The Cost of Living on a Boat

Living on the beach is expensive anywhere. From the cold shores in the Pacific North West, to the palm tree populated coast of So-Cal, renting an apartment is guaranteed to stretch your budget unless you’re sharing the space with room mates. And if you’re talking about owning property? Unless you have half a million for a down payment then forget it.

Rent is an unavoidable cost of living, and if you’re renting an apartment or a house you might at times begin to feel like your purpose for existence is to be a bill payer, that you’re just someone else’s paycheck. At the end of the day, even if you feel you can reasonably afford rent, you don’t own jack.

So let’s break down the cost of living on a boat shall we? There are four main costs of live-aboard life:

1. The Boat, duh

It’s typical for Marinas to only allow live-aboard status on vessels thirty five feet or larger, although if a harbor master takes a liking to you they may allow for a thirty foot boat. I’ve even heard of twenty-five footer live-aboards. It’s important to keep that in mind while boat buying, since it’d be a shame to buy the perfect boat to live in, only to learn there isn’t anywhere for you to put it. The general rule is to stick with the smallest boat you can get by with, not the largest you can afford.

To find a used sailboat in decent condition, a budget of ten to fifteen thousand will get your foot in the door. You should have a few thousand more for costs like pullout, surveying and repairs. It’s not uncommon for a used boat to require a few updates to get her up to code with the coast guard.

The good news is that once your boat is paid for, it’s yours! You may keep it for many years, sell it or include it in your will like any other personal property.

2. Slip Fee

The slip fee usually varies by the size of the boat, the larger the vessel the higher the slip fee, since a bigger boat requires a bigger slip. Expect to pay around $200 to $500 a month for your slip. Cheaper slips are usually on rivers or off the coast in smaller towns. The most expensive slips will be on popular beaches or near big cities.

3. Live-aboard Fee

While you may think you are good to go as soon as your boat is in the water with the slip fee paid, if you start living on your vessel without live-aboard status you are considered a “sneak-aboard”. There are people out there that take this route, however consider that this can get you kicked out of your slip without just 24 hours notice, your vessel impounded, and the loss of any deposit.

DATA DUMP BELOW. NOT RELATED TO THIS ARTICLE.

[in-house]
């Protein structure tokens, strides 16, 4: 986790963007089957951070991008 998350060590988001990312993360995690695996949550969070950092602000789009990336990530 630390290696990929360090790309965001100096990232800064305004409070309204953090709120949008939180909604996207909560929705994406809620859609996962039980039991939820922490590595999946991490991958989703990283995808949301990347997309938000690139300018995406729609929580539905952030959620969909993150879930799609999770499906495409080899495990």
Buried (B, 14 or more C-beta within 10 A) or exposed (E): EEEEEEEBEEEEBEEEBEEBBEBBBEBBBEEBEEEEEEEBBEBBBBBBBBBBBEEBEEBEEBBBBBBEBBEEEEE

A live-aboard fee is relatively inexpensive, usually around $200 a month for one person and an added $50 per month for each additional person. This ensures your status to live full time in your slip and can include access to facilities like private bathrooms, showers, parking and lounge areas. Make sure to ask marinas what amenities are offered, I didn’t realized there was a gym room at my marina for a whole month after I started living there!

4. Utilities, Mail and Insurance

Say goodbye to triple digit water/electricity bills, and neighborhood association fees. I lump these all together because they’re only worth mentioning purely for the fact that the costs are so microscopic. My monthly mail box is just $15 through my marina and insurance to cover your boat in case of damage or sinking is barely over a $100 billed annually.

Plus, since I live in such a small space, it takes significantly less to heat and light it. In fact, the most I’ve ever paid for Electricity is $40 for the coldest February in forty years

So how much do I pay to live with my S.O. on a 35′ boat right on the ocean? With utilities? At the most it’s around $385 a month. Living on by the beach in paradise for under $400 a month is all about not being a human paycheck, it’s about paying off debt and saving my money for adventure. It’s about stressing less and enjoying living.

How about you all? How do you live? Would you live on a boat for the cheap rent?